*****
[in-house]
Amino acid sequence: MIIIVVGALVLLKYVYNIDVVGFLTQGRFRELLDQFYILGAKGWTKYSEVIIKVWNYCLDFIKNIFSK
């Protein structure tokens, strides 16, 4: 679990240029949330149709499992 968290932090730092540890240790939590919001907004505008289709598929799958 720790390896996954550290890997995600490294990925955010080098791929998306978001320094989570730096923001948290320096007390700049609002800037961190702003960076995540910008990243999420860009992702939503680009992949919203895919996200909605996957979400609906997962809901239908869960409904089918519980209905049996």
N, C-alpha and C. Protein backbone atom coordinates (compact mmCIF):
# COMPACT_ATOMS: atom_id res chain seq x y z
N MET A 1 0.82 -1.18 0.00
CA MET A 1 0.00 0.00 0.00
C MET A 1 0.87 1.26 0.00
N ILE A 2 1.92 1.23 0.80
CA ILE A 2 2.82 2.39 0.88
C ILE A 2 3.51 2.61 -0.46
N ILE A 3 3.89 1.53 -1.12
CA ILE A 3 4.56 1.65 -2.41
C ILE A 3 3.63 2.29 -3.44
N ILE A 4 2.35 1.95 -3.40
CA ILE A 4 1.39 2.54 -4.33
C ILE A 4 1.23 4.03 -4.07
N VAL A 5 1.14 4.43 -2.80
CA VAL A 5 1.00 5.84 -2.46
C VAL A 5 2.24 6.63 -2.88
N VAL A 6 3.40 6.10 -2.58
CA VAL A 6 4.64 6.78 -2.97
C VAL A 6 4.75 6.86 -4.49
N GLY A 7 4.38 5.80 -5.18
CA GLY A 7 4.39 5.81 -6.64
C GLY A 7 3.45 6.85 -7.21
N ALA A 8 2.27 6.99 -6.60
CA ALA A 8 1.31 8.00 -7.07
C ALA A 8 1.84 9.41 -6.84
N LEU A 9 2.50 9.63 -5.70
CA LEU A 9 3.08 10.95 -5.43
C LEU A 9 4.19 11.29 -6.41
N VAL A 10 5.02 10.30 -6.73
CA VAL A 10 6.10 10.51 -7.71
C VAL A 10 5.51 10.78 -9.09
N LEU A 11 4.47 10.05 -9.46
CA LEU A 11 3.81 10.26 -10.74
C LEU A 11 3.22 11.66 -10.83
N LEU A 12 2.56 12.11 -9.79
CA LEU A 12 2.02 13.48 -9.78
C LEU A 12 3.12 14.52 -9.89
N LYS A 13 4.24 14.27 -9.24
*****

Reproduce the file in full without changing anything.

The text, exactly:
[in-house]
Amino acid sequence: MIIIVVGALVLLKYVYNIDVVGFLTQGRFRELLDQFYILGAKGWTKYSEVIIKVWNYCLDFIKNIFSK
């Protein structure tokens, strides 16, 4: 679990240029949330149709499992 968290932090730092540890240790939590919001907004505008289709598929799958 720790390896996954550290890997995600490294990925955010080098791929998306978001320094989570730096923001948290320096007390700049609002800037961190702003960076995540910008990243999420860009992702939503680009992949919203895919996200909605996957979400609906997962809901239908869960409904089918519980209905049996």
N, C-alpha and C. Protein backbone atom coordinates (compact mmCIF):
# COMPACT_ATOMS: atom_id res chain seq x y z
N MET A 1 0.82 -1.18 0.00
CA MET A 1 0.00 0.00 0.00
C MET A 1 0.87 1.26 0.00
N ILE A 2 1.92 1.23 0.80
CA ILE A 2 2.82 2.39 0.88
C ILE A 2 3.51 2.61 -0.46
N ILE A 3 3.89 1.53 -1.12
CA ILE A 3 4.56 1.65 -2.41
C ILE A 3 3.63 2.29 -3.44
N ILE A 4 2.35 1.95 -3.40
CA ILE A 4 1.39 2.54 -4.33
C ILE A 4 1.23 4.03 -4.07
N VAL A 5 1.14 4.43 -2.80
CA VAL A 5 1.00 5.84 -2.46
C VAL A 5 2.24 6.63 -2.88
N VAL A 6 3.40 6.10 -2.58
CA VAL A 6 4.64 6.78 -2.97
C VAL A 6 4.75 6.86 -4.49
N GLY A 7 4.38 5.80 -5.18
CA GLY A 7 4.39 5.81 -6.64
C GLY A 7 3.45 6.85 -7.21
N ALA A 8 2.27 6.99 -6.60
CA ALA A 8 1.31 8.00 -7.07
C ALA A 8 1.84 9.41 -6.84
N LEU A 9 2.50 9.63 -5.70
CA LEU A 9 3.08 10.95 -5.43
C LEU A 9 4.19 11.29 -6.41
N VAL A 10 5.02 10.30 -6.73
CA VAL A 10 6.10 10.51 -7.71
C VAL A 10 5.51 10.78 -9.09
N LEU A 11 4.47 10.05 -9.46
CA LEU A 11 3.81 10.26 -10.74
C LEU A 11 3.22 11.66 -10.83
N LEU A 12 2.56 12.11 -9.79
CA LEU A 12 2.02 13.48 -9.78
C LEU A 12 3.12 14.52 -9.89
N LYS A 13 4.24 14.27 -9.24